Fake news has really been making the news. Both Facebook and Google have announced they will not advertising from websites pedaling fake news, according to the New York Times.1 Facebook has gone one step further and announced new features allowing end users to flag stories as "disputed." Such stories will then be displayed with a warning label if they are shared on users' timelines.
Given the terrible track record social media sites have of allowing end users to "dispute" the posts they dislike, I can see a huge problem with this policy. Just see how often YouTube blocks videos by Dennis Prager and Christina Hoff Summers, not because they're offensive or not factual, but because opponents disagree with their messages. Certainly, there will be many internet trolls who are going to abuse the system, trying to censor those sites they simply don't like. While Facebook has announced that all reports will first be run through "third-party fact checking organizations," there are major problems with the proposal, as Mollie Hemingway has deftly noted.
The Contradiction in Complaining About Fake NewsI'm very concerned about how this newfound attempt to squash false information can stifle the free exchange of ideas. One of the more telling reasons to question the earnestness of the effort is the glaring inconsistency the leaders on the left have shown in their own beliefs. After her defeat in the U.S. presidential election, Hillary Clinton recently spoke out against the "epidemic of fake news," which she characterized as "one threat in particular that should concern all Americans." President Obama had also decried misinformation being passed along as fact, stating:
If we are not serious about facts and what's true and what's not — and particularly in an age of social media where so many people are getting their information in soundbites and snippets off their phones — if we can't discriminate between serious arguments and propaganda, then we have problems. If everything seems to be the same and no distinctions are made, then we won't know what to protect. We won't know what to fight for.2I agree with the president in this statement. I think he's right that we must take truth seriously; distinguishing propaganda from fact. But, to do so one must assume there is a truth out there to know. In other words, truth is something different than what people want it to be. Ostensibly, fake news is considered such because it doesn't match the truth that is discoverable by reasonable people. Using the philosopher's definition, truth is what corresponds to what really is the case.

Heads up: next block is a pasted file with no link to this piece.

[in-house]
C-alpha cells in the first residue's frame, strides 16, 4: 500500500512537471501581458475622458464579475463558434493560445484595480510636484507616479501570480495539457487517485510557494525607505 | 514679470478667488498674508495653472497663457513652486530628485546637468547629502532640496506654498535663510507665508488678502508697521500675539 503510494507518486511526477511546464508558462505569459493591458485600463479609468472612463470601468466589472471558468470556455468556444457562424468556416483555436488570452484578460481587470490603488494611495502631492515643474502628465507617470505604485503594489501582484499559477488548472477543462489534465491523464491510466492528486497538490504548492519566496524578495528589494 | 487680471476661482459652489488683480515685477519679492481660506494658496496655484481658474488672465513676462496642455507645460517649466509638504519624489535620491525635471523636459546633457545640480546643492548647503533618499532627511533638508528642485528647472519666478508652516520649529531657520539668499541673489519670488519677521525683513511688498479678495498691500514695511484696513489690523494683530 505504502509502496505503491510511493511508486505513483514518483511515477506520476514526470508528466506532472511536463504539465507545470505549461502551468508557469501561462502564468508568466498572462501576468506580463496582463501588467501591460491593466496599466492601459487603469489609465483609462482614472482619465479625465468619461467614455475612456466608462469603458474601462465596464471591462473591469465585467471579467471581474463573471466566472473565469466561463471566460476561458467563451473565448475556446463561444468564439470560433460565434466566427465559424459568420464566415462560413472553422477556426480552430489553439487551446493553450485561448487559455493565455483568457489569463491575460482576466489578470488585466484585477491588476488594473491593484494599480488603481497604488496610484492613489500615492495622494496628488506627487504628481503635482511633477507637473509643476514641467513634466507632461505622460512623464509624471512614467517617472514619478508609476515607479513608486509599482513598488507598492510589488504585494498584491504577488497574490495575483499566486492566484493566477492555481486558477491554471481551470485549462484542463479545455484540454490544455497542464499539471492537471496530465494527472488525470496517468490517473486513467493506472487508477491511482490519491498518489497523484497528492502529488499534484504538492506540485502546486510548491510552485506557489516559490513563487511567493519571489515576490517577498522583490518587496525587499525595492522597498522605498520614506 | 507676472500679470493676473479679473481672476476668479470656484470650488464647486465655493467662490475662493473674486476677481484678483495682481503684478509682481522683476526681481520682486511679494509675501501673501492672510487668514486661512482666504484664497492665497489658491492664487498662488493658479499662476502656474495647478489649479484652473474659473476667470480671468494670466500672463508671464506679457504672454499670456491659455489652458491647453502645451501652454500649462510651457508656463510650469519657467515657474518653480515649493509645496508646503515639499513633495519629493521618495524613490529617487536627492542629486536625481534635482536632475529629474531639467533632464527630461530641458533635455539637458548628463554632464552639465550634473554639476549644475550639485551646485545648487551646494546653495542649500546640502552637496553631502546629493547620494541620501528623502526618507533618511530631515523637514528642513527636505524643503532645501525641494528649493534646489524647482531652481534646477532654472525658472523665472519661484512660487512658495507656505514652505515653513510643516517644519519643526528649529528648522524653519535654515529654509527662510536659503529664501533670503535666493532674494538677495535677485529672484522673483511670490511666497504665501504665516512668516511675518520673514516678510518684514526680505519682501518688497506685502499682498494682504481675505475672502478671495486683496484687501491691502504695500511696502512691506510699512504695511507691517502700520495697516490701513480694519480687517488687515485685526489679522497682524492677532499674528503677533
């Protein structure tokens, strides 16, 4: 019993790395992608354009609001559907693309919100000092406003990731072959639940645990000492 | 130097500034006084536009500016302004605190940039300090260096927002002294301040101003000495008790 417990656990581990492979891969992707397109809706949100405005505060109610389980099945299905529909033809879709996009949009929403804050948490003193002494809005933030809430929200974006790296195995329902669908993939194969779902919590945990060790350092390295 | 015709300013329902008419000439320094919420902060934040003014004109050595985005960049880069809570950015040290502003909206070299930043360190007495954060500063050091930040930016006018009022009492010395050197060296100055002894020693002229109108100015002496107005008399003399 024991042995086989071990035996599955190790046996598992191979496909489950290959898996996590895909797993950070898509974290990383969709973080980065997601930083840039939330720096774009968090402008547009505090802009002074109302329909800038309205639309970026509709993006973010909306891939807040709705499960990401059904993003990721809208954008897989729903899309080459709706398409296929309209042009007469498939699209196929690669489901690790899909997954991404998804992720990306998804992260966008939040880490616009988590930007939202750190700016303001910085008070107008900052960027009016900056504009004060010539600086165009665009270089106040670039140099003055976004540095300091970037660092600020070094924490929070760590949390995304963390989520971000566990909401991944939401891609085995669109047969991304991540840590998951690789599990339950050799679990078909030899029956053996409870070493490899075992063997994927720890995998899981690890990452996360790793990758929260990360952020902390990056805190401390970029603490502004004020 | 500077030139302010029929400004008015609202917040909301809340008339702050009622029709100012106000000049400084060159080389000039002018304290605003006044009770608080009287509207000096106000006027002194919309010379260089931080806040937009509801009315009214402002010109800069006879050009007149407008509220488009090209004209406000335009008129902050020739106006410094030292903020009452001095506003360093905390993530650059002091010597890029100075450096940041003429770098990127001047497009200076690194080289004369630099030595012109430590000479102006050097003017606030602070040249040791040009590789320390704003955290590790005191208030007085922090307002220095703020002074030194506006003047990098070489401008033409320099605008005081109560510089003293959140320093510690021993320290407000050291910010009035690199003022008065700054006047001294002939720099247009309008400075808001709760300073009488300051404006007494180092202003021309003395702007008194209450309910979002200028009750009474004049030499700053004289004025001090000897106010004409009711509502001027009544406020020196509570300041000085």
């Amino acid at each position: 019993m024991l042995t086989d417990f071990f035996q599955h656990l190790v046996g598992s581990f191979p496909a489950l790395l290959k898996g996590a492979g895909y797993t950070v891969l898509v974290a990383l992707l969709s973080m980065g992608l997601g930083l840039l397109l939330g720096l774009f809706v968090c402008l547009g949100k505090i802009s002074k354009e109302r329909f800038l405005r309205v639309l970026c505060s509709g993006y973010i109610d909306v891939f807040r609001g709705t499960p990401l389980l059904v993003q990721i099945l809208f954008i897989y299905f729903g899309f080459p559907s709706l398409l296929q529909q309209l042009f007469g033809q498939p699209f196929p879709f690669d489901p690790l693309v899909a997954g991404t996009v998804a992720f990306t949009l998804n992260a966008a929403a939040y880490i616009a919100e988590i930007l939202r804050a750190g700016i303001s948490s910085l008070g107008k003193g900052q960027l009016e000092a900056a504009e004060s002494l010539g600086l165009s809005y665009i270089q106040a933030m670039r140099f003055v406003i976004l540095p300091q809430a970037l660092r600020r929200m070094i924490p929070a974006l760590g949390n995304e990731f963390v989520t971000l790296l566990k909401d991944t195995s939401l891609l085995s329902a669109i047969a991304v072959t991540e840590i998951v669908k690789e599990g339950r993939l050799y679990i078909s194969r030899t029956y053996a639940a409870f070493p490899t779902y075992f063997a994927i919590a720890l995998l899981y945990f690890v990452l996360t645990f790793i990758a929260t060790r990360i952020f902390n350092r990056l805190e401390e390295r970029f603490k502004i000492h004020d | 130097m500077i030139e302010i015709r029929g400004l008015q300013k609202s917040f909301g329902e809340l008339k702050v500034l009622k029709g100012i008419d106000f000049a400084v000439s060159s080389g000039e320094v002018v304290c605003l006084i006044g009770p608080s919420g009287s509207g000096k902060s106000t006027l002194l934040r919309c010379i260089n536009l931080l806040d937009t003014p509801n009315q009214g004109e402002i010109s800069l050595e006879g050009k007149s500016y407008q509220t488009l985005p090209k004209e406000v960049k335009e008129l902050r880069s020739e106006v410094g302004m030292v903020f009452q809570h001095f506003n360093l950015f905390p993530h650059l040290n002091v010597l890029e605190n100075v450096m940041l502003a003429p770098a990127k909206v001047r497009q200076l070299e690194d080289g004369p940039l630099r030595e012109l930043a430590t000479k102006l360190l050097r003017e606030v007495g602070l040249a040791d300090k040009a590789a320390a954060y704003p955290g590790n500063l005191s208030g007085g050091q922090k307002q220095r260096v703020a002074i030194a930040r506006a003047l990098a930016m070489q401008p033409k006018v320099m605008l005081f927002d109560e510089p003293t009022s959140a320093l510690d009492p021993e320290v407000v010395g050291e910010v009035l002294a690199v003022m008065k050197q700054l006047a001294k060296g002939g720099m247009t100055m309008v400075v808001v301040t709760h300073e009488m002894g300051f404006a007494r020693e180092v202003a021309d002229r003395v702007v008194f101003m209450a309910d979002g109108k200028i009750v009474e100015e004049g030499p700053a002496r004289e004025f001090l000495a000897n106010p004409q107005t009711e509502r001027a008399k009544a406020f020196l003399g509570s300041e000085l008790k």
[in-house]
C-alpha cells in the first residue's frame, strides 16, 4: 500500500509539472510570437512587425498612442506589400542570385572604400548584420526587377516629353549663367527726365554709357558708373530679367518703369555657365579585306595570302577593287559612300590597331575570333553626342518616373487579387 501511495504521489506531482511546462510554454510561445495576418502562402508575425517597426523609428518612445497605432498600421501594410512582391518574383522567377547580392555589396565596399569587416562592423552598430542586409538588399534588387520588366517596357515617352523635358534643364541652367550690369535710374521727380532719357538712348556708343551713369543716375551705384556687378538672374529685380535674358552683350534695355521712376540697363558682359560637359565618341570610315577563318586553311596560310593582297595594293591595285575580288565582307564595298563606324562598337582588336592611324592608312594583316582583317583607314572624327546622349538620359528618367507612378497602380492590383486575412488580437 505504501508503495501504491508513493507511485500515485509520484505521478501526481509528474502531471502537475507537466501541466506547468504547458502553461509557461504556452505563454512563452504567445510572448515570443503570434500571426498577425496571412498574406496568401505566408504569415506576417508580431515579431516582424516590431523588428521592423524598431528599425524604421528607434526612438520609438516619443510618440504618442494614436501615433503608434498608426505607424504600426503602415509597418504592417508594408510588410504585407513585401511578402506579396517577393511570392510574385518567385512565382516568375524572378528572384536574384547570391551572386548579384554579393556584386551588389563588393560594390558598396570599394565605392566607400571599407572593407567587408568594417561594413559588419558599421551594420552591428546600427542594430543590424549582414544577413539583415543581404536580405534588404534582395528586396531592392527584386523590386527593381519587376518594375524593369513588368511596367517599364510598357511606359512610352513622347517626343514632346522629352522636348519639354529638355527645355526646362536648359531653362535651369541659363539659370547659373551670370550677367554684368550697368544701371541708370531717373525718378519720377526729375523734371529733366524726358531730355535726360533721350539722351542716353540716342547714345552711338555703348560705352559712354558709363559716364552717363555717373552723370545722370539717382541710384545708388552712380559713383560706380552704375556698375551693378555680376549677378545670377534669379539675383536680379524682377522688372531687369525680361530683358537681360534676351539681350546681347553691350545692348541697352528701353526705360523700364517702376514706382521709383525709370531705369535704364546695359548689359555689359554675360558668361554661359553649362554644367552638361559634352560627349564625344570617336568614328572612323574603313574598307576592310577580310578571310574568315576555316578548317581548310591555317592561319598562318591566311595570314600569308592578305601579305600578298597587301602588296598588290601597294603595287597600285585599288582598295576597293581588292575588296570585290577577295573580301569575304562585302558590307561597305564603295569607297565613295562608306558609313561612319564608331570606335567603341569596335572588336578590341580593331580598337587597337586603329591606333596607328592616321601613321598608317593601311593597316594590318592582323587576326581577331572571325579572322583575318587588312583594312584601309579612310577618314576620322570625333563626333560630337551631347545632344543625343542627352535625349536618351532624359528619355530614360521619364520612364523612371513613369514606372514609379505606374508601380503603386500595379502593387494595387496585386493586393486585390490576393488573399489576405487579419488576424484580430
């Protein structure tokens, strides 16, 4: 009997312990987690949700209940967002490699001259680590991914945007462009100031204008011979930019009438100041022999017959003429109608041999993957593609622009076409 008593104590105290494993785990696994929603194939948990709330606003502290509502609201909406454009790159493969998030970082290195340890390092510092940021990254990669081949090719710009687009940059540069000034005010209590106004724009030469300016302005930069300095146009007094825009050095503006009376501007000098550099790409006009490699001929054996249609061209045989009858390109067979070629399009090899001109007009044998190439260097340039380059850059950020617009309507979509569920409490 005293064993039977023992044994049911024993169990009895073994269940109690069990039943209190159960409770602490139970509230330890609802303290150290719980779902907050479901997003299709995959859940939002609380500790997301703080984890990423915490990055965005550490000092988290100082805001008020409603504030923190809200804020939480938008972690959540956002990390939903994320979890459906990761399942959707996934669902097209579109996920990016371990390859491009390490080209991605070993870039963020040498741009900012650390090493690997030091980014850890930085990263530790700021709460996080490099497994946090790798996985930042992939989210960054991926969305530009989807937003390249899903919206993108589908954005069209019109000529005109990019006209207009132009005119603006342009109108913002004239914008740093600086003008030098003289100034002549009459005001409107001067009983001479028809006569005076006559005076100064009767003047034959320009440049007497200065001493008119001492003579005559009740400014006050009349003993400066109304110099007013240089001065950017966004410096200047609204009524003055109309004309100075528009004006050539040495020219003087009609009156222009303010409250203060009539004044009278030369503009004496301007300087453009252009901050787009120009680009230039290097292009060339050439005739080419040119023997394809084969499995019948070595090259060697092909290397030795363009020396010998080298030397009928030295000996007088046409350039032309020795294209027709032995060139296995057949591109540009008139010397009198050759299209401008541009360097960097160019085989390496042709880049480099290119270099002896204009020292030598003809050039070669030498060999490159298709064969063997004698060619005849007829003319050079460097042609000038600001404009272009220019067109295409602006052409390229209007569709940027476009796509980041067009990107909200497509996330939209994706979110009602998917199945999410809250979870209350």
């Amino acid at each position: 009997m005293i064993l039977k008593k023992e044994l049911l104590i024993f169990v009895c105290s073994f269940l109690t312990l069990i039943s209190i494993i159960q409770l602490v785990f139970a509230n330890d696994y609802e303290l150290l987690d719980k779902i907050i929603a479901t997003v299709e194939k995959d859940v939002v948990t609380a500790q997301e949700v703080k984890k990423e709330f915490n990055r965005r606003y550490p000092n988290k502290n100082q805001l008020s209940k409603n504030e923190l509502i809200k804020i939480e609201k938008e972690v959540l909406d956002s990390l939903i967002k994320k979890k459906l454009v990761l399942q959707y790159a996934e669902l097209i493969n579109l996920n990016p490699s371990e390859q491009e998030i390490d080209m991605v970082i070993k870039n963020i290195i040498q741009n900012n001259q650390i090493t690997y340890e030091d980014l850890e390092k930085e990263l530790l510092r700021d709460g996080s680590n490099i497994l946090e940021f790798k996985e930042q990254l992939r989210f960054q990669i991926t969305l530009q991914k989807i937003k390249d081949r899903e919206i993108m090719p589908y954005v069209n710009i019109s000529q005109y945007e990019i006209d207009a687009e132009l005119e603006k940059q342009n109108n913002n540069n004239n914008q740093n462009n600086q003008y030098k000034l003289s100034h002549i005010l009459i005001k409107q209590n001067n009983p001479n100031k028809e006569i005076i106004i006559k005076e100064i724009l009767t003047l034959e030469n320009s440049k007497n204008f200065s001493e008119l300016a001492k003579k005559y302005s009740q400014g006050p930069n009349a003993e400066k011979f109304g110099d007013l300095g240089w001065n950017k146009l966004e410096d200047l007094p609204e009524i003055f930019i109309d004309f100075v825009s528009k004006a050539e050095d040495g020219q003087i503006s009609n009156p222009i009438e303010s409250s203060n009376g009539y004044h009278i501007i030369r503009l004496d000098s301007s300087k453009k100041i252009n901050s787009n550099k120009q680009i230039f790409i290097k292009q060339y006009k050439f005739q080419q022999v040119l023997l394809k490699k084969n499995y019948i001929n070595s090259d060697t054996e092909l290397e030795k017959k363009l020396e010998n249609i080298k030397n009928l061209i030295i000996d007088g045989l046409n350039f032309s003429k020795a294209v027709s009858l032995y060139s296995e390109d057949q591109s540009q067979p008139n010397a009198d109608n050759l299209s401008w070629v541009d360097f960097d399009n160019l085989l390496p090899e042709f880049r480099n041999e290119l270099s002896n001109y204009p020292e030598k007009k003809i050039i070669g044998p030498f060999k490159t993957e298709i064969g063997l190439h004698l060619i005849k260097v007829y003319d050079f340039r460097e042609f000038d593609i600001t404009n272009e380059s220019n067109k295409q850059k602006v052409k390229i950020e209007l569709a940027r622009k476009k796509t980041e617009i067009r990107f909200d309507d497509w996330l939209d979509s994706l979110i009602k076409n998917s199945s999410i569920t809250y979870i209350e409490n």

So, in order to campaign against fake news, one must hold to some standard of absolute truth. If truth isn't absolute, then how can anyone identify news as fake or not? Yet, in his book, The Audacity of Hope, President Obama dismisses the concept of absolute truth:
It's not just absolute power that the Founders sought to prevent. Implicit in its structure, in the very idea of ordered liberty, was a rejection of absolute truth, the infallibility of any idea or ideology or theology or "ism," any tyrannical consistency that might lock future generations into a single, unalterable course, or drive both majorities and minorities into the cruelties of the Inquisition, the pogrom, the gulag, or the jihad.3There is no idea, or ideology, or "ism" that is always true? That means theism isn't absolutely true, nor is atheism. Neither conservatism nor progressivism can claim any absolute truth. So, using Obama's own words, how, if everything seems to be the do we know what to protect? How do we know what to fight for?
If nothing's true, then what qualifies as Fake News?Denying certain truths can be politically expedient. One can garner the support of progressives by denying that a person who has XY chromosomes is male and XX is female. One can deny that people have good reasons for not wanting to pay for abortifacients as a matter of conscience. One can even deny that the Founding Fathers absolutely believed in absolute truth. But in each case, what you're pedaling is something fake. The denials are not serious arguments; they're propaganda.
Is fake news a problem? I would say all false beliefs are problematic, though some rise to a higher level than others. The more important the issue, the more important it is one holds to true beliefs. That's why more discussion is the cure, not blanket bans or labeling. The only way to rid us of the darkness of ignorance is to flood it with the light of knowledge. But when I see those who reject the concept of absolute truth all of a sudden become deeply concerned about "fake news," I become deeply concerned about their agenda. One cannot believe hold to both and be consistent.
2. Korte, Gregory. "Fake News Threatens Democracy, Obama Says." USA Today. Gannett Satellite Information Network, 17 Nov. 2016. Web. 16 Dec. 2016. http://www.usatoday.com/story/tech/2016/11/17/fake-news-threatens-democracy-obama-says/94045428/.
3. Obama, Barack. The Audacity of Hope: Thoughts on Reclaiming the American Dream. New York: Crown, 2006. Print. 93
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